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dc.contributor.authorCraig, Errol Andrew
dc.date.accessioned2018-07-12T17:02:12Z
dc.date.available2018-07-12T17:02:12Z
dc.date.issued2001
dc.identifier.citationSource: Dissertation Abstracts International, Volume: 62-09, Section: B, page: 3876.;Advisors: Ganjam V. Kalpana.
dc.identifier.urihttps://yulib002.mc.yu.edu/login?url=http://gateway.proquest.com/openurl?url_ver=Z39.88-2004&rft_val_fmt=info:ofi/fmt:kev:mtx:dissertation&res_dat=xri:pqm&rft_dat=xri:pqdiss:3027415
dc.identifier.urihttps://hdl.handle.net/20.500.12202/539
dc.description.abstractINI1 (Integrase Interactor 1)/hSNF5 is a component of the mammalian SWI/SNF complex which acts to remodel chromatin. It was originally identified through its binding interaction with HIV-1 integrase, and has been shown to stimulate integration in-vitro. The exact role of INI1/hSNF5 in the HIV-1 life cycle is, however, at this point unclear. In this thesis, we identify and characterize a nuclear export signal (NES) in INI1/hSNF5.;While full length INI1/hSNF5 is predominantly in the nucleus, INI1/hSNF5 C-terminal truncations aberrantly localize to the cytoplasm. Cytoplasmic localization of these deletions appears to be due to the presence of a NES within the highly conserved hydrophobic repeat 2 region of INI1/hSNF5. Leptomycin B, a fungal compound that specifically binds to and inactivates the nuclear export receptor hCRM1/exportin1, inhibits the observed nuclear export of INI1/hSNF5 C-terminal deletions. Mutation of INI1/hSNF5 NES residues to alanine abrogates its nuclear export capability, whereas mutation of nearby hydrophobic residues that are not part of the NES do not disrupt this export. INI1/hSNF5 specifically and directly interacts with hCRM1/exportin1 in-vitro, and the two proteins can co-immunoprecipitate in vivo. In addition, data is provided suggesting that this NES is important for changes in subcellular localization of INI1/hSNF5 seen after HIV-1 infection.;Recently INI1/hSNF5 has been implicated as being a tumor suppressor. Several malignant rhabdoid tumor samples have been demonstrated to contain inactivating truncating mutations in the C-terminus of INI1/hSNF5. Since deletion of the C-terminus of INI1/hSNF5 results in the nuclear export of the protein, we surmised that several of the identified malignant rhabdoid tumors could contain mislocalized INI1/hSNF5. To test this hypothesis we reconstructed one of the INI1/hSNF5 mutants found in a malignant rhabdoid tumor as a GFP fusion [termed GFP INI1(1-319delG950)] and examined its subcellular localization. As predicted, GFP-INI1(1-319delG950) mislocalized to the cytoplasm. While GFP-INI1 causes flat cell formation when reintroduced into an INI1/hSNF5 deficient cell line (indicative of growth arrest), GFP-INI1(1-319delG950) does not. These results suggest that the growth suppressive properties of INI1/hSNF5 are linked to its action in the nucleus, and cytoplasmic mislocalization of INI1/hSNF5 may be one of the mechanisms of tumorigenesis in malignant rhabdoid tumors.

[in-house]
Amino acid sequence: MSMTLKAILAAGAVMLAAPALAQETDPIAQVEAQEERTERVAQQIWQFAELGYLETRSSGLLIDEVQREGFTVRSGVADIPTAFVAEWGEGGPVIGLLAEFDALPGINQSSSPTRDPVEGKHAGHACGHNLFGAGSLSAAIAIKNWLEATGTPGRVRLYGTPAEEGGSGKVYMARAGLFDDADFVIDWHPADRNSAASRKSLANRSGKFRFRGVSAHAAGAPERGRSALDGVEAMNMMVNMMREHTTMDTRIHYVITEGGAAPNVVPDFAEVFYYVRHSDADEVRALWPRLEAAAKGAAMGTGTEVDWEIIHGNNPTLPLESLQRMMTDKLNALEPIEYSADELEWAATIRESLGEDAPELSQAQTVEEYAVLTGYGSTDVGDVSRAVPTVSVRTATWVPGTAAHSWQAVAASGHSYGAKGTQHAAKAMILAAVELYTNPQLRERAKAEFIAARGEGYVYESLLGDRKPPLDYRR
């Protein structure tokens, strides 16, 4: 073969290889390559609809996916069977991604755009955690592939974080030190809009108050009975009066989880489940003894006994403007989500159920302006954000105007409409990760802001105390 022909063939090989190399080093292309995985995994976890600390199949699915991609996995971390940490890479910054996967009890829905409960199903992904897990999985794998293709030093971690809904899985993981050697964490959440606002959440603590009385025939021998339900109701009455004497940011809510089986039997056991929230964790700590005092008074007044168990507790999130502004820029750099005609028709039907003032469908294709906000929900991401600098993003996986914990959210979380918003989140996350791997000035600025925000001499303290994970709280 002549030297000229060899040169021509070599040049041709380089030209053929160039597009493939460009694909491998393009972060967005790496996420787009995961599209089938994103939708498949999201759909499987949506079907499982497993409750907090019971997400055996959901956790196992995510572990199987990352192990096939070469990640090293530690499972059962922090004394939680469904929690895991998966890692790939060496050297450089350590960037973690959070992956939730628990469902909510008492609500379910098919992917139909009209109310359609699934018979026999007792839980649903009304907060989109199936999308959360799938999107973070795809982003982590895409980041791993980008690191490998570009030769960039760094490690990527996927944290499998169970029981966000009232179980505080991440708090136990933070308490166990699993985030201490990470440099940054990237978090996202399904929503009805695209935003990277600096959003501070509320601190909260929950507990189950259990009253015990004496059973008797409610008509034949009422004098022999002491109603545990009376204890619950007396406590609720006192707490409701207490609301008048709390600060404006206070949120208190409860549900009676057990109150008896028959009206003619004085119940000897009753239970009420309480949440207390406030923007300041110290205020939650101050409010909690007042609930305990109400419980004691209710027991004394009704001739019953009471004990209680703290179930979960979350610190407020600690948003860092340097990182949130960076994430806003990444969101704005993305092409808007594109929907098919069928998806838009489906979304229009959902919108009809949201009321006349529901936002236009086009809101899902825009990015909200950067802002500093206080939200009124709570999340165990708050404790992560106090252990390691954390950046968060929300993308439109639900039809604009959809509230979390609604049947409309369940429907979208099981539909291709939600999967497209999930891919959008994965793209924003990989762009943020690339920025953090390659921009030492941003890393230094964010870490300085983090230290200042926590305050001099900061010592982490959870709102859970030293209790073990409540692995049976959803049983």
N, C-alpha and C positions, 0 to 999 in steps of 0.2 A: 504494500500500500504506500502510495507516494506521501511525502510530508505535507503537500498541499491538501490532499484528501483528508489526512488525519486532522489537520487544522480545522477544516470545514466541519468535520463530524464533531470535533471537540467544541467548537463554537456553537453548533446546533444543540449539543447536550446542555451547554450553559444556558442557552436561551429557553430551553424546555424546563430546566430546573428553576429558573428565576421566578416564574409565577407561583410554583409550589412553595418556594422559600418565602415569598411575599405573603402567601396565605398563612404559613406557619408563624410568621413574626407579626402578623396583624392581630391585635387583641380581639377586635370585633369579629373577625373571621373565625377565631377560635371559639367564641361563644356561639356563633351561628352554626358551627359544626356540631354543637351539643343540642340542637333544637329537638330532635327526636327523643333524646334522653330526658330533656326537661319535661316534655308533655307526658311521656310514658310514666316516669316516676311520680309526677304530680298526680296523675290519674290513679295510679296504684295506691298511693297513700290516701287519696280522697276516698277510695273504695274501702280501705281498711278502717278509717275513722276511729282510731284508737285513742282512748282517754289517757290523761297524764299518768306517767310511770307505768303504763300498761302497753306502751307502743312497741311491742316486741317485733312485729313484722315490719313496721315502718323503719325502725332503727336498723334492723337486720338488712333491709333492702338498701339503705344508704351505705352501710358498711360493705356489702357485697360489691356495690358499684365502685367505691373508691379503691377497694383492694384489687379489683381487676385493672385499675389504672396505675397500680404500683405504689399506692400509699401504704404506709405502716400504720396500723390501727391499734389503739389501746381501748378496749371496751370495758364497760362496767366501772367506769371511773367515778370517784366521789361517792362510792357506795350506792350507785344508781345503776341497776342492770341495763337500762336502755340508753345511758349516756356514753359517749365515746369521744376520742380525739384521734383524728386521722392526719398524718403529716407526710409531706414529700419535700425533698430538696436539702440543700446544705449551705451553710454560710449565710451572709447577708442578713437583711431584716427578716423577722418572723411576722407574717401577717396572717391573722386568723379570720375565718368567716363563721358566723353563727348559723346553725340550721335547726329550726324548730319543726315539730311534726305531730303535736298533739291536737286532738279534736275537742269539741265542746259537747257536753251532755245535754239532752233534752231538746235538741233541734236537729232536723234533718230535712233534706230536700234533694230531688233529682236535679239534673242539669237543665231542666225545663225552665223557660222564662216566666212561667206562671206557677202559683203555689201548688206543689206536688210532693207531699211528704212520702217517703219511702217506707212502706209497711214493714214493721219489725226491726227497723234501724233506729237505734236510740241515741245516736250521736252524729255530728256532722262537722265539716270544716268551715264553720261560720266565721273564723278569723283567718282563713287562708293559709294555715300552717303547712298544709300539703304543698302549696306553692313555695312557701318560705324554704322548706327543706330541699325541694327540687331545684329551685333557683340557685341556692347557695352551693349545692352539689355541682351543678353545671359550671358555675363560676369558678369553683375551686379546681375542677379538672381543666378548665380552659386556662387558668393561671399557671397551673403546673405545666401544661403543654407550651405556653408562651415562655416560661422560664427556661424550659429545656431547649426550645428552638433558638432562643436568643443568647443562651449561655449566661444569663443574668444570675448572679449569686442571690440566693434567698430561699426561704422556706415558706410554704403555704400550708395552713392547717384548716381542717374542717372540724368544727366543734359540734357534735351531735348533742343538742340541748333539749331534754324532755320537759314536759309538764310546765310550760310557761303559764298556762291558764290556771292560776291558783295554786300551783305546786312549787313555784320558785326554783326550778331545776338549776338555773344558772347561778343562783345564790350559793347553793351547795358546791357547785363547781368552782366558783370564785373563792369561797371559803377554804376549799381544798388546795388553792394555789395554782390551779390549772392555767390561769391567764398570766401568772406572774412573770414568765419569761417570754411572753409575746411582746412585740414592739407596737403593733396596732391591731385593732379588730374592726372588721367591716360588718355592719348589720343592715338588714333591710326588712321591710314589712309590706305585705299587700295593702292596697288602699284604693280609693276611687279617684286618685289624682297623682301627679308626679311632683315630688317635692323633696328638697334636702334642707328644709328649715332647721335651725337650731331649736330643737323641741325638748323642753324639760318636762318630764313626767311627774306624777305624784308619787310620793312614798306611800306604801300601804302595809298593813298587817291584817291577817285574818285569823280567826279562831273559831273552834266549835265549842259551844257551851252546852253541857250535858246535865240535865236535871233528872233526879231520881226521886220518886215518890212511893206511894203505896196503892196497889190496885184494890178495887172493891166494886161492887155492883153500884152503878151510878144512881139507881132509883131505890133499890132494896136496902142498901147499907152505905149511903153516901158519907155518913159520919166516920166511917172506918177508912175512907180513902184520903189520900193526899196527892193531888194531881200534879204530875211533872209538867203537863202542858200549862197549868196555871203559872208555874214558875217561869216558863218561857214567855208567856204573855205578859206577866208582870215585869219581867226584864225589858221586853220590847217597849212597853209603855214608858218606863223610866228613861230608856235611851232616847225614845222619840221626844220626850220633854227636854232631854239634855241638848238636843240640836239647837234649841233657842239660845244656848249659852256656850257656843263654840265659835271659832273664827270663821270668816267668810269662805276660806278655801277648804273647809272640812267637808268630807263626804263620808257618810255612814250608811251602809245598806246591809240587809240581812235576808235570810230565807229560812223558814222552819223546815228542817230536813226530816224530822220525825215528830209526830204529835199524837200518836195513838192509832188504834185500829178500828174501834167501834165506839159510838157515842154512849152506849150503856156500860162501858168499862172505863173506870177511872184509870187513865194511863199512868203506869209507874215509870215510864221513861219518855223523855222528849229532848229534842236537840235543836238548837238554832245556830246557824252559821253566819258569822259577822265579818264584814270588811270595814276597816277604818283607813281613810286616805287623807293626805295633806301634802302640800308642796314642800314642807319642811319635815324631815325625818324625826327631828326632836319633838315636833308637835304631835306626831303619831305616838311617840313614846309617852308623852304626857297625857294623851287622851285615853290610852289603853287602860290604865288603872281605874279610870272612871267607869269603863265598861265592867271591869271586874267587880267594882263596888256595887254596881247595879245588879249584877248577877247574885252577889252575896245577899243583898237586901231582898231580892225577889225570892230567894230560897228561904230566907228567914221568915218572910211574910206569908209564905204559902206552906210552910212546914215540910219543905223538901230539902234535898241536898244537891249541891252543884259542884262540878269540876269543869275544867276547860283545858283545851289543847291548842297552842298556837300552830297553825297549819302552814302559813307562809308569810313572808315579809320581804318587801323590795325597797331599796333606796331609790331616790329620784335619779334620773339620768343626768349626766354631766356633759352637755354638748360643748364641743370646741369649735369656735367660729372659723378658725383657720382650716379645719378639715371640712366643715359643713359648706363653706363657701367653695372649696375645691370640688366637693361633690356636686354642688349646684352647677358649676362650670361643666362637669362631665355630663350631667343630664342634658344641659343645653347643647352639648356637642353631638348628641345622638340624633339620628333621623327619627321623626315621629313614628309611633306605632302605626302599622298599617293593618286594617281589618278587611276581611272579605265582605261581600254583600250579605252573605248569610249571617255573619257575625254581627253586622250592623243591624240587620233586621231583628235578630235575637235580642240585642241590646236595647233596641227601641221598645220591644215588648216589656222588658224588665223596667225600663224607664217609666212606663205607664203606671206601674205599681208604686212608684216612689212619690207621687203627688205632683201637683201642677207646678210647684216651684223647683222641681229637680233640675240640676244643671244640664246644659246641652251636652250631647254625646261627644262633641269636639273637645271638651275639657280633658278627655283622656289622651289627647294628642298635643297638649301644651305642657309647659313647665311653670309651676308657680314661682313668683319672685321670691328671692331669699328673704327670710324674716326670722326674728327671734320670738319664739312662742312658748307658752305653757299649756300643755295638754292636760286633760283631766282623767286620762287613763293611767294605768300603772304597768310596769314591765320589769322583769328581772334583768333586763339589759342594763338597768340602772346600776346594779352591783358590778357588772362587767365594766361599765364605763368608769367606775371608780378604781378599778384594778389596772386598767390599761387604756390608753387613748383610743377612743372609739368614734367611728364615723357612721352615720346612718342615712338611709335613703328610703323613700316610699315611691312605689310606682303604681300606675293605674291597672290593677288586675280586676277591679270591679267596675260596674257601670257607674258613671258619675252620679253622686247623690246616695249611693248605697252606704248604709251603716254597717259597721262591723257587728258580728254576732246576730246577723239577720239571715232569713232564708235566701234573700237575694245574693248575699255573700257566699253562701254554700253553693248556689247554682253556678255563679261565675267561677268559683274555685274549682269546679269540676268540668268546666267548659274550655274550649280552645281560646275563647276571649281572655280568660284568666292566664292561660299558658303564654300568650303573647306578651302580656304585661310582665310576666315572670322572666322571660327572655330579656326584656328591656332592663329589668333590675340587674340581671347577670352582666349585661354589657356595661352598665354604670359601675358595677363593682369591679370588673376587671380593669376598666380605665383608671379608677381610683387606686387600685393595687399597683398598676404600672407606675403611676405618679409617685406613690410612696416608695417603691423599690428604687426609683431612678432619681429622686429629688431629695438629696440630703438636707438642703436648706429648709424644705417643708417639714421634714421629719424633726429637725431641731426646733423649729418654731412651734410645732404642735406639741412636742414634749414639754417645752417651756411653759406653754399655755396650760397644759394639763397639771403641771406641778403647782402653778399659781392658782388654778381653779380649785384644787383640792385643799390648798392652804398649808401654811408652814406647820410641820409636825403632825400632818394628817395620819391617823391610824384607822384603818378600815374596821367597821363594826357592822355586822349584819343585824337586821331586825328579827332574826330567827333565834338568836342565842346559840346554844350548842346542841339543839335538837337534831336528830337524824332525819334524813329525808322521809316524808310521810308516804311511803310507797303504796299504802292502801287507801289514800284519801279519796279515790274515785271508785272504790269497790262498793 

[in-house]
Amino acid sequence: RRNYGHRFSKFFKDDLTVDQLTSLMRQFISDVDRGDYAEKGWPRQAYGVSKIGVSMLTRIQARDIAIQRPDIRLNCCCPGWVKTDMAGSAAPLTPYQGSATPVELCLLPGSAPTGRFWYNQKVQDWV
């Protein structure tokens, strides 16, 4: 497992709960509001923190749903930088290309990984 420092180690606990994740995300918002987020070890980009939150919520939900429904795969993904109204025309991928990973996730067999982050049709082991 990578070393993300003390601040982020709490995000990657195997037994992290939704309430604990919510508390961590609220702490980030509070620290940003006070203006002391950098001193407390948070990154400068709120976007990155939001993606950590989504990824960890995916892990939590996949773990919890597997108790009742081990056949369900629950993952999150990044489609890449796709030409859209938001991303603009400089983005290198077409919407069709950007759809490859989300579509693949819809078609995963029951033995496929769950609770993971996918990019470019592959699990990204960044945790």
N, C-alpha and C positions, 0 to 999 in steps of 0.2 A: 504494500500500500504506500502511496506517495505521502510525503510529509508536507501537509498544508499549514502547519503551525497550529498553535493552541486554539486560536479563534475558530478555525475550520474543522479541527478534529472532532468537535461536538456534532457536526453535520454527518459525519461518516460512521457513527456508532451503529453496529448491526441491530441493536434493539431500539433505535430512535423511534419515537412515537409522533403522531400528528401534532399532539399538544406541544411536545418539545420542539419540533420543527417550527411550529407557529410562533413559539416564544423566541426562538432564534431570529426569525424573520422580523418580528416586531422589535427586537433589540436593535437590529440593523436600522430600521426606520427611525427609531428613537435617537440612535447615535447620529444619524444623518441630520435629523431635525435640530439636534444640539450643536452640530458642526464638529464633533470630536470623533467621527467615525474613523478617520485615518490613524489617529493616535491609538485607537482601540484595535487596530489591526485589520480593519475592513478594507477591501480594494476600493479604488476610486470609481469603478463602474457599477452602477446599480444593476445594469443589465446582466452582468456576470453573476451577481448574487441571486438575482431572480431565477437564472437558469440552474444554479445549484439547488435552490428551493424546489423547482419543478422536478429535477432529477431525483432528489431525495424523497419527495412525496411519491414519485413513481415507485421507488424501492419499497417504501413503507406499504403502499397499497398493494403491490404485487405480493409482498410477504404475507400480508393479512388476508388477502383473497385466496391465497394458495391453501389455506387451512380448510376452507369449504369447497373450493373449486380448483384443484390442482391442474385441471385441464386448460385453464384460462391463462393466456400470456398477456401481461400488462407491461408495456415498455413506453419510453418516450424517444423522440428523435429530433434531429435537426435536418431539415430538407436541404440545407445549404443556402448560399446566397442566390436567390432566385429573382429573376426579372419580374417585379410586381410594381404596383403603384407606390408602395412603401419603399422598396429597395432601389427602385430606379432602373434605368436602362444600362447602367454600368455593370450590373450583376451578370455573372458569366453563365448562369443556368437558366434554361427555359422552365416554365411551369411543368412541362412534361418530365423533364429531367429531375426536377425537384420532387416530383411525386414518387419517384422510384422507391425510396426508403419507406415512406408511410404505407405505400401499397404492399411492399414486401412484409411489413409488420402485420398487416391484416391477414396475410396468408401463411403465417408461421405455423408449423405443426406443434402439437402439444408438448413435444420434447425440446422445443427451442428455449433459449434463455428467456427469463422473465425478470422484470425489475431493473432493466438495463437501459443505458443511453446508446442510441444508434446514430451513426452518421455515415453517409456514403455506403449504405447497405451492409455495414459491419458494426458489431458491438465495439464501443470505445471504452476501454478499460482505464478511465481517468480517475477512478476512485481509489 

dc.publisherProQuest Dissertations & Theses
dc.subjectCellular biology.
dc.subjectMolecular biology.
dc.titleIdentification and characterization of a nuclear export signal in INI1/hSNF5, a component of the human SWI /SNF chromatin remodeling complex
dc.typeDissertation


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